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CANNES FESTIVAL, competition closes with Lynne Ramsay’s “You Were Never Really Here”

Joaquin Phoenix
Directed by Lynne Ramsay

Joaquin Phoenix is in full beast mode in Lynn Ramsay’s “You were never really here,” a head-scratching drama whose action begins in Cincinnatti, curiously, and moves to New York City. Phoenix is muscular, wears a scowl for much of the film, a glint of evil in the stare. There’s a little bit of something for everyone in this film: a sexually-deviant governor, murders with a hammer, underage ... more >

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Inherent vice

Based on a novel by Thomas Pynchon
Joaquin Phoenix, Josh Brolin and Kathleen Waterston
Directed by P.T. Anderson

In college I wrote a paper on the subversion of the detective novel in Thomas Pynchon’s The Crying of Lot 49. I got an A, although the paper received its highest compliment in 2009. That’s when Pynchon finally lived up to my astonishing insight and published a detective novel, “Inherent vice.” This survey of Los Angeles weirdness circa 1970 is brought to the screen by Paul Thomas Anderson. The ... more >

Her

What's love? (v. 2.0)
Joaquin Phoenix and Scarlett Johansson
Directed by Spike Jonze

It’s the oldest story in the book: boy meets girl. Boy and girl fall in love. Boy and girl live happily ever after. The problem? The girl in this instance is a computer, and the boy is the lonely Theodore Twombley (Joaquin Phoenix). Theodore, who spends his days composing love letters for other people, is slogging through the aftermath of a failed marriage when he purchases an artificially ... more >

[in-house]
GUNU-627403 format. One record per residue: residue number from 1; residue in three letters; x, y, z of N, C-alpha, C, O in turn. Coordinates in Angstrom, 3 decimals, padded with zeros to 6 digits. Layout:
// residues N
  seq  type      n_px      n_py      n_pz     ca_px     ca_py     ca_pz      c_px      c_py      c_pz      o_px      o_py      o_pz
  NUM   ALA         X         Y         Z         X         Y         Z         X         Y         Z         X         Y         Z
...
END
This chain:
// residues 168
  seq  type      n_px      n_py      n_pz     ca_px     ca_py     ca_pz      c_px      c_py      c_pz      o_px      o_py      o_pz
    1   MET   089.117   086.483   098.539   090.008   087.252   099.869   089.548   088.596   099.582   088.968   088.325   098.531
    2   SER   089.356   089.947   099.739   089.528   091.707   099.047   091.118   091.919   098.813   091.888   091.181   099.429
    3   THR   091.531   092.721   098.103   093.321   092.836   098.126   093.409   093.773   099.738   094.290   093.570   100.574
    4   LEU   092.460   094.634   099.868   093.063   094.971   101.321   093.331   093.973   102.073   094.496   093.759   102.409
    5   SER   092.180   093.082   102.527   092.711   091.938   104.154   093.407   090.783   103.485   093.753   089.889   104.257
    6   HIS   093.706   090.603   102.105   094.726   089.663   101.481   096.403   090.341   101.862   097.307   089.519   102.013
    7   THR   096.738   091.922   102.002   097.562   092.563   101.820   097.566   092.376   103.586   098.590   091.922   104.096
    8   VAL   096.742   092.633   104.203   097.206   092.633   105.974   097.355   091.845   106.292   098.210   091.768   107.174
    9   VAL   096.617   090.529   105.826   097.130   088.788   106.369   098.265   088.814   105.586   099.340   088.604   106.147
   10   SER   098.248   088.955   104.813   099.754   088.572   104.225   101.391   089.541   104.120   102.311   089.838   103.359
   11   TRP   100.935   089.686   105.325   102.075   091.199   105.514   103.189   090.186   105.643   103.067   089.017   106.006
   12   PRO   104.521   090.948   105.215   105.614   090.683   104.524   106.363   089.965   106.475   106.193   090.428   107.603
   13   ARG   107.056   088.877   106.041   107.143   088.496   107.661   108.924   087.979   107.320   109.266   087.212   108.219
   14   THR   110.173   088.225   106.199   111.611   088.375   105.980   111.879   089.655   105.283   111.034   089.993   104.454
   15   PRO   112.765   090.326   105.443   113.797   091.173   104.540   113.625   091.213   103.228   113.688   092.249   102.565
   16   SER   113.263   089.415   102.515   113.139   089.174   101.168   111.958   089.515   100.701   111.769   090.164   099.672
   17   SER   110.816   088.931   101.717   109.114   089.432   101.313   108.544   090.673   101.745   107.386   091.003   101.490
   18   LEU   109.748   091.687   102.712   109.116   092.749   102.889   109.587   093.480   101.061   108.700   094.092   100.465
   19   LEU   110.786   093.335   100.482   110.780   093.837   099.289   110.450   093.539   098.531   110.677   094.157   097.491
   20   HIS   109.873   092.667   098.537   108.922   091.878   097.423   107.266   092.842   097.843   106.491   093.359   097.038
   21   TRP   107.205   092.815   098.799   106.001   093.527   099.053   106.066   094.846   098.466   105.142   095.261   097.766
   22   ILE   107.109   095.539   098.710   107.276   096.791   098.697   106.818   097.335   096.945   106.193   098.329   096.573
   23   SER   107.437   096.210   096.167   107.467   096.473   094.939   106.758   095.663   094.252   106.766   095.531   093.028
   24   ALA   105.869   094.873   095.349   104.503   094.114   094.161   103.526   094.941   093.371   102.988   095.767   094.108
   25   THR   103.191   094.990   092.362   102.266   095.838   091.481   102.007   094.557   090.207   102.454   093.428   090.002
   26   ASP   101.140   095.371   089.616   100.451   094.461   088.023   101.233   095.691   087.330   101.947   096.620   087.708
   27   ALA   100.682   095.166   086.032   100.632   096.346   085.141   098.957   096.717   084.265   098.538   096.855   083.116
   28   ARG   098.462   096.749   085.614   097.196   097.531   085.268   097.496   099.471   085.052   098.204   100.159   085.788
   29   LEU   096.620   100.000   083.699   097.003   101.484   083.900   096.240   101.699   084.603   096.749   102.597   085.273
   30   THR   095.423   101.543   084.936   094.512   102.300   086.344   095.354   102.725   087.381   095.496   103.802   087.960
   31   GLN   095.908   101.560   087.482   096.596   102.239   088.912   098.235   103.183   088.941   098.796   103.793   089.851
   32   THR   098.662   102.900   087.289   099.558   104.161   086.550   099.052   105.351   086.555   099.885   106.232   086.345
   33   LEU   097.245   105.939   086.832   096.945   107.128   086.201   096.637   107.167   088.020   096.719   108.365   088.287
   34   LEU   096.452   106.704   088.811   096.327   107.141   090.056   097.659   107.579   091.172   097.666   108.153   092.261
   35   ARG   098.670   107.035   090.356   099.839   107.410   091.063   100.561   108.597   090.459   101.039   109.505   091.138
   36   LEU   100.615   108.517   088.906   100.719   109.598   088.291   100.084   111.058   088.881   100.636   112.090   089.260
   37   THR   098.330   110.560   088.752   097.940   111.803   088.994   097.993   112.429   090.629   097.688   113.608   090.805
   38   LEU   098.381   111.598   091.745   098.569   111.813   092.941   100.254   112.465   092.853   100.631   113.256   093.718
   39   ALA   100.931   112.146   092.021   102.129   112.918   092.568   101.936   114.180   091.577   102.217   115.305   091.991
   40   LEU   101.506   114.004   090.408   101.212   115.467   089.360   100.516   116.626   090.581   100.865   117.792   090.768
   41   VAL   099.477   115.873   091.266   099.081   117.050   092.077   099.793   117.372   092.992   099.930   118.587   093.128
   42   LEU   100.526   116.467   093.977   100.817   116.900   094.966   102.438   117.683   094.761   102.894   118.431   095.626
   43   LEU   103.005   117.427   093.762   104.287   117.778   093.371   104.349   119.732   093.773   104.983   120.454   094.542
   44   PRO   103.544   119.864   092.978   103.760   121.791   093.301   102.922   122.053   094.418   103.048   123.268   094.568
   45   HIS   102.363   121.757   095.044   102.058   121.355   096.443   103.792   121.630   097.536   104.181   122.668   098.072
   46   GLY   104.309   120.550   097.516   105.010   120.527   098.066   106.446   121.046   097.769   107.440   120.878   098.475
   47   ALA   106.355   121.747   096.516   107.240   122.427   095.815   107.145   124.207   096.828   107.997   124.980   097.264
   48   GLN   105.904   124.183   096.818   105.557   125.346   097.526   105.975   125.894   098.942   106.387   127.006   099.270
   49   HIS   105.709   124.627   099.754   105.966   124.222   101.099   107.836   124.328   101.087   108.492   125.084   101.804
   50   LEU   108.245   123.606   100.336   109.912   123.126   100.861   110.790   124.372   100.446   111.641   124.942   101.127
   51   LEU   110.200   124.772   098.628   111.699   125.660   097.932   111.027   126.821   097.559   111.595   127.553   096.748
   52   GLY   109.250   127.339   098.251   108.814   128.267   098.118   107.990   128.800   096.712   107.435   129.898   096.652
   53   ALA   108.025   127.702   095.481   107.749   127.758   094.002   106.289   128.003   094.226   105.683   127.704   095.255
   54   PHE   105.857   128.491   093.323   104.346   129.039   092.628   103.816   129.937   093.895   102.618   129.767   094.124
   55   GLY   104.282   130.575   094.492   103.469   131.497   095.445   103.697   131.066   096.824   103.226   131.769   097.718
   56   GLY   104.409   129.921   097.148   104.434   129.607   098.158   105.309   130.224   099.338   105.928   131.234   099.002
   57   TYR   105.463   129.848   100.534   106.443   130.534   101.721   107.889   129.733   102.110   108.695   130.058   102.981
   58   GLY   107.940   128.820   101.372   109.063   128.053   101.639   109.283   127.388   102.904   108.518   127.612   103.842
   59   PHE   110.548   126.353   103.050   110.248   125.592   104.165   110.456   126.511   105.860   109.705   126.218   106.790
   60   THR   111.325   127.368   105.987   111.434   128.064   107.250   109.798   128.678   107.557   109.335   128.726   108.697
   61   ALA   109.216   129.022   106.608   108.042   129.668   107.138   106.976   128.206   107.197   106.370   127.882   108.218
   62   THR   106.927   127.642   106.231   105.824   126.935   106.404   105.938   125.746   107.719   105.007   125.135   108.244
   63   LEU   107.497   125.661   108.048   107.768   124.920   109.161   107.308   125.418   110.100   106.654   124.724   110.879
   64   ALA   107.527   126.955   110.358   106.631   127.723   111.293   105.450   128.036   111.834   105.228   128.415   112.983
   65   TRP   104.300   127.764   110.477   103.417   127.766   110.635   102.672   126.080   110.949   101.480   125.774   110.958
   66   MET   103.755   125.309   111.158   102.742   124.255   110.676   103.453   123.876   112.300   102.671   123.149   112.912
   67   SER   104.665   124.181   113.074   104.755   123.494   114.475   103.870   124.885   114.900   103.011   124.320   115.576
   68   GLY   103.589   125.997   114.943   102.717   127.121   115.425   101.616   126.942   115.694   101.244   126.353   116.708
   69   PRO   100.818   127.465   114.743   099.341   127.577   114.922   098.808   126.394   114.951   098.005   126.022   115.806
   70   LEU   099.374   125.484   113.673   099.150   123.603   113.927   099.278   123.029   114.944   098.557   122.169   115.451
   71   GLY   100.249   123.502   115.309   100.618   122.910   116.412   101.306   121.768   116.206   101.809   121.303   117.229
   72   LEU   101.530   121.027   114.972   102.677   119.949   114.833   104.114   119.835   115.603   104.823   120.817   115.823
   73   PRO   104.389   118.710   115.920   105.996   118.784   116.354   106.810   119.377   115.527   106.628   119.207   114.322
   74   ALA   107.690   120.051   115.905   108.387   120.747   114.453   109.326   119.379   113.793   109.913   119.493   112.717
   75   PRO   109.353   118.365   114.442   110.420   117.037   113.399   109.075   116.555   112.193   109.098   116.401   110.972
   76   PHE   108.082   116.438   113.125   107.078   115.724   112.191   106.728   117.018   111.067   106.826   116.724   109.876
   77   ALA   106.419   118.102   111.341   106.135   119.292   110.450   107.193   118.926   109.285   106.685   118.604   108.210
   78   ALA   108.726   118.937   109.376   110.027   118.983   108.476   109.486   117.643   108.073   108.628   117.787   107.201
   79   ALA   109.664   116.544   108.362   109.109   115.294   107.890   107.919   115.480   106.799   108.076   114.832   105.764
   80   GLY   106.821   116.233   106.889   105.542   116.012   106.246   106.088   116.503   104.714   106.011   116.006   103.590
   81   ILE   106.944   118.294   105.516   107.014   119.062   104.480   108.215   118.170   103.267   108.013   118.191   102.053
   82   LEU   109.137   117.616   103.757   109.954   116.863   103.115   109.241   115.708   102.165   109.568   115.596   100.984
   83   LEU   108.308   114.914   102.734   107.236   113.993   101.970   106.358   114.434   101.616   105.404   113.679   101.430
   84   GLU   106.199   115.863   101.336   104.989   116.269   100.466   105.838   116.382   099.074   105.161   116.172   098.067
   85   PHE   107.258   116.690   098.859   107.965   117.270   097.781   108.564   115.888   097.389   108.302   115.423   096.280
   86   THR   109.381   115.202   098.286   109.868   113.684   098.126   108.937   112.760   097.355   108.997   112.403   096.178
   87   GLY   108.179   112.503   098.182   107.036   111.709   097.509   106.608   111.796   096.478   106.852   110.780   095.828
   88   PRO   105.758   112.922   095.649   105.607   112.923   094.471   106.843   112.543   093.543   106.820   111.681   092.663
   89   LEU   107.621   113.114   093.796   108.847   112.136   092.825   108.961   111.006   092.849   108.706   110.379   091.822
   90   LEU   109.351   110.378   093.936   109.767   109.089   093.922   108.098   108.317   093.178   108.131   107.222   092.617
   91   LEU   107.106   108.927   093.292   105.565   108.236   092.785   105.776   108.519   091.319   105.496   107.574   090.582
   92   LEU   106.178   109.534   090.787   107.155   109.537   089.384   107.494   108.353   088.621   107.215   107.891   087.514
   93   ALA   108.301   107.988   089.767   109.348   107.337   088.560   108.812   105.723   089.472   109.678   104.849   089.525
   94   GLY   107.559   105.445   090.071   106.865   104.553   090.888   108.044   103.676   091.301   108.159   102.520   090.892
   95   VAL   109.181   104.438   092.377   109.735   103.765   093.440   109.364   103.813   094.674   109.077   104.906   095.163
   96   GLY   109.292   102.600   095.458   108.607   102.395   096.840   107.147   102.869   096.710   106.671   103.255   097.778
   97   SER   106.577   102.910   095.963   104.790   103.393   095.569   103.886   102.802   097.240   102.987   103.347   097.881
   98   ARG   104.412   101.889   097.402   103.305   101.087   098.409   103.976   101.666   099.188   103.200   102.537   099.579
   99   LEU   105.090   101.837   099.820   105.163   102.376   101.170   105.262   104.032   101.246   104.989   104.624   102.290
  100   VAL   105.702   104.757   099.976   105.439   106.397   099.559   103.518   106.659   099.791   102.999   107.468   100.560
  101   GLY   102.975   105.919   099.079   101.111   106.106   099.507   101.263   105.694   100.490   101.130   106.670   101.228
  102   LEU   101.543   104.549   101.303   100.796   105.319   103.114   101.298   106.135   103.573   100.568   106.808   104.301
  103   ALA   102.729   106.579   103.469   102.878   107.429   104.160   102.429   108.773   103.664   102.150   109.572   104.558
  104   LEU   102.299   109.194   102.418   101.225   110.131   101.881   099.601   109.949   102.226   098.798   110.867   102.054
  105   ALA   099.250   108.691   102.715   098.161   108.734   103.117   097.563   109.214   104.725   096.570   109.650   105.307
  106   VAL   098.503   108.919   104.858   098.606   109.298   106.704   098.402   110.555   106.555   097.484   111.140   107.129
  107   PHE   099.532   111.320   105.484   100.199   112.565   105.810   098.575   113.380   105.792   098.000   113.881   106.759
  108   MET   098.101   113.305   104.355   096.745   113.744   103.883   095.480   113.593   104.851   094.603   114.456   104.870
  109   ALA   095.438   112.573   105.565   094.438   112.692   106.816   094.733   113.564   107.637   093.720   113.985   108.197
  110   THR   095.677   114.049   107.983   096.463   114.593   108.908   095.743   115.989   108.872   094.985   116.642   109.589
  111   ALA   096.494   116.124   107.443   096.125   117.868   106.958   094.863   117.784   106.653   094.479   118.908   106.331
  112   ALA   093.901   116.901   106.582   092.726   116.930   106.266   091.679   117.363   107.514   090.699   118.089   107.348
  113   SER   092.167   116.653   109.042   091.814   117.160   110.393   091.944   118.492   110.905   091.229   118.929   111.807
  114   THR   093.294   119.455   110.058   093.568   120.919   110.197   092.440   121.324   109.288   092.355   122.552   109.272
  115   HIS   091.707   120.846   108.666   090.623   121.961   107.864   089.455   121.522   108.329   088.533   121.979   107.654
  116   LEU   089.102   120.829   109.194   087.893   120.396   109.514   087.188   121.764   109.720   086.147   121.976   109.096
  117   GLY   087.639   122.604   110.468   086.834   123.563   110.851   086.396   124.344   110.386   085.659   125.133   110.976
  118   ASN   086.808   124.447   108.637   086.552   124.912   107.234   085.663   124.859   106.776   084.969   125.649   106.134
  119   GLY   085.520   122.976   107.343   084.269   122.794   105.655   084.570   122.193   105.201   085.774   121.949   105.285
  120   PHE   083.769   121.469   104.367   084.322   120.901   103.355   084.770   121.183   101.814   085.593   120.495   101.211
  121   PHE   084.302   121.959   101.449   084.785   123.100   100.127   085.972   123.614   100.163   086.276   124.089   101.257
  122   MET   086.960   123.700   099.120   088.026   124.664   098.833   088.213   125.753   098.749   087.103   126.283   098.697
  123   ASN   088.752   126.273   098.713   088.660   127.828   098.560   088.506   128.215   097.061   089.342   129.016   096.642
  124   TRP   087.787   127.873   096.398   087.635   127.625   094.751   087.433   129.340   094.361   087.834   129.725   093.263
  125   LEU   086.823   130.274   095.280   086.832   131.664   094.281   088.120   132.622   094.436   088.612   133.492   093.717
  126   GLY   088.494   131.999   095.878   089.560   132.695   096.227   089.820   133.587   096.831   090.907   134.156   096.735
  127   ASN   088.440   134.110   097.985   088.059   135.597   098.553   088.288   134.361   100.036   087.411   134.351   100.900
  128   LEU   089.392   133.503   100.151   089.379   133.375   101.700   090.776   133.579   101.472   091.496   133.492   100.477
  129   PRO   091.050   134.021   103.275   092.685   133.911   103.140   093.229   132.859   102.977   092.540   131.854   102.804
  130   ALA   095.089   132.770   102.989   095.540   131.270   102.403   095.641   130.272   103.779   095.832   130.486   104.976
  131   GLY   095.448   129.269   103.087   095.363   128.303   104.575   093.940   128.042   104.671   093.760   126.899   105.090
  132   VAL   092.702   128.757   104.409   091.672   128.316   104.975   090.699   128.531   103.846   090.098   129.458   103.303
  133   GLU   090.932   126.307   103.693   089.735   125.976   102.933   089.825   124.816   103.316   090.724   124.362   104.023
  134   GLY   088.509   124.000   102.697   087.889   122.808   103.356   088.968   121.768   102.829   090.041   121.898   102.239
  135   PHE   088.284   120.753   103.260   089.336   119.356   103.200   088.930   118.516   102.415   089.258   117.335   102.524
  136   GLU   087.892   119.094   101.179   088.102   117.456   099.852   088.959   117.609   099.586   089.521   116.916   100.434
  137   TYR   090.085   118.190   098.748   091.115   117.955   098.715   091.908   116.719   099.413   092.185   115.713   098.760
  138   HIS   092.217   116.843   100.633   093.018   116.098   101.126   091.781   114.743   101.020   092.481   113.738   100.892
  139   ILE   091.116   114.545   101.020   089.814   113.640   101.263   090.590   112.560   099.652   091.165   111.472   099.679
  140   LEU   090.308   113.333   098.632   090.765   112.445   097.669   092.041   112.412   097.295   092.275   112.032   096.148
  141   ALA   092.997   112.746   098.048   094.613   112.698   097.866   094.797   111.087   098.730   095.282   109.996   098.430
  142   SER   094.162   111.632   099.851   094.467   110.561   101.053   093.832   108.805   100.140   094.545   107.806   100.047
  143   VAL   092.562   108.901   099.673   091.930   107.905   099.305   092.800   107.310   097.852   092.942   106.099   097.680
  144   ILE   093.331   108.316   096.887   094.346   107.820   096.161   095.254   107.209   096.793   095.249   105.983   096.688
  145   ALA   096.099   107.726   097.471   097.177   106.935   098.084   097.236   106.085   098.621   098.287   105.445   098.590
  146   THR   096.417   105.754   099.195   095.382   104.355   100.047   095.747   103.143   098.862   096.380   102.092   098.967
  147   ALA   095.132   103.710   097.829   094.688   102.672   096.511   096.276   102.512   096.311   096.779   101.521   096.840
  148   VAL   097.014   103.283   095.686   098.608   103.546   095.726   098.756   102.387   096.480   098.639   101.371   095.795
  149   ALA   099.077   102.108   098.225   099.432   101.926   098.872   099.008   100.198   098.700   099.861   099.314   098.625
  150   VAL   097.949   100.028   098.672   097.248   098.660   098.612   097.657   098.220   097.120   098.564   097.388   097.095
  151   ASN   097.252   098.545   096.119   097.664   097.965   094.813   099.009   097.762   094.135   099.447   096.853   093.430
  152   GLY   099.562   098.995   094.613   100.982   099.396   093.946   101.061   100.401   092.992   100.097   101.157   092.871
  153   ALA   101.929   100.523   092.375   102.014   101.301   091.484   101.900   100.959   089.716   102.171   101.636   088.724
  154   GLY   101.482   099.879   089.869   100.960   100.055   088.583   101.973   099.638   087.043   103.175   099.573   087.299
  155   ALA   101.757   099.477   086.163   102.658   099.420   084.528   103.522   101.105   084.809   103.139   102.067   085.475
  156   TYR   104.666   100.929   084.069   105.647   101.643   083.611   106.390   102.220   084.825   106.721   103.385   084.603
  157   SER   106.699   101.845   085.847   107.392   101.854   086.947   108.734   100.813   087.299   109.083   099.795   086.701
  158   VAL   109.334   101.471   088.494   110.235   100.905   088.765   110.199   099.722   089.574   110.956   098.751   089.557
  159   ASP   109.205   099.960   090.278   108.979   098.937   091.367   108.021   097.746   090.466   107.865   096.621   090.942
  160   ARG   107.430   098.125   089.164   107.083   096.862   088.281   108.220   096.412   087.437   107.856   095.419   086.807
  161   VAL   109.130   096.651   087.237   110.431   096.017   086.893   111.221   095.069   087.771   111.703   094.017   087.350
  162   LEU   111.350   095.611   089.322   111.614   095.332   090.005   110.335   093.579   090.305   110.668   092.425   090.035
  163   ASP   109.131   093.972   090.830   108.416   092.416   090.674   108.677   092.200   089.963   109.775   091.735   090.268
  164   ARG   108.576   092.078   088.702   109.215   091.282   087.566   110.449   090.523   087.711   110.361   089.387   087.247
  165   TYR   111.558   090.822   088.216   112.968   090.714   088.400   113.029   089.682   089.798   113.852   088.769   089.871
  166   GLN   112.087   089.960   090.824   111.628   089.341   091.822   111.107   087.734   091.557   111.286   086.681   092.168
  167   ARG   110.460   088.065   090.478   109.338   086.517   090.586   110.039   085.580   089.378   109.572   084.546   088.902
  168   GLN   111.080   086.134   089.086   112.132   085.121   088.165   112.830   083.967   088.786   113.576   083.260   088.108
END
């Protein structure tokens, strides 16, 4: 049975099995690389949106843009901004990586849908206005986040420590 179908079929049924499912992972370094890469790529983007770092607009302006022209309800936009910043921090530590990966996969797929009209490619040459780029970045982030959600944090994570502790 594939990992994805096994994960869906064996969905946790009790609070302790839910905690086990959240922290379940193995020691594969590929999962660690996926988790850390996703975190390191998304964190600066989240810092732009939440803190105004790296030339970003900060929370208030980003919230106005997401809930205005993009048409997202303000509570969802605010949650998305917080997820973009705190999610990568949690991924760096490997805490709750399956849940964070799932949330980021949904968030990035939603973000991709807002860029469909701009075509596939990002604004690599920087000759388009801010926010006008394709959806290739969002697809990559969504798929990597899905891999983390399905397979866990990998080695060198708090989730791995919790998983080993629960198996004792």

The Master

The long wait is over--P.T. Anderson wows us again
Philip Seymour Hoffman and Joaquin Phoenix
Directed by P.T. Anderson

After “Battlefield Earth” who would've thought that scientology founder L. Ron Hubbard would ever be portrayed seriously in film again? “The Master,” Paul Thomas Anderson’s first film since 2007’s “There Will Be Blood”, does just that. It neither condemns nor justifies the religion, but centers on the fascinating struggle of two men. Joaquin Phoenix’s faux mental breakdown is over, thankfully, ... more >

I’m still here

Documenting a character's transition
Joaquin Phoenix and Casey Affleck
Directed by Casey Affleck

You wonder what Joaquin Phoenix and director/brother-in-law Casey Affleck had in mind when they decided to put together “I’m Still Here.” It’s a documentary yet it’s fake, funny yet tragic, bizarre but also very personal and therapeutic. Like Phoenix wants to go to the dark corners of his mind to play out those mental traps an artist can fall into. In this movie, Phoenix is over-indulgent, needy, ... more >

Two Lovers

A favorite at this year's Cannes Festival
Joaquin Phoenix, Gwyneth Paltrow and Vinessa Shaw
Directed by James Gray

This year's James Gray vintage (We Own The Night was his last film before this) is called Two Lovers and stars Joaquin Phoenix and Gwyneth Paltrow. Set in New York City's outer boroughs again and told in near-documentary style and with a barebones soundtrack, Two Lovers lets Gray go at the heart of his own style as filmmaker, it seems. This time around he's got nothing to prove. The most ... more >

We Own the Night

I don't need any more guns in my life, that's for sure
Joaquin Phoenix, Mark Wahlberg and Eva Mendes
Directed by James Gray

At the Cannes Festival sometimes things can turn violent between journalists. Or at least that's what I feared upon exiting the Debussy theatre this past May after a press screening of James Gray's We Own the Night, which has its commercial release later this October. The film got copiously booed as end credits rolled--in my opinion because of its formulaic zeal, when you see the final scene, ... more >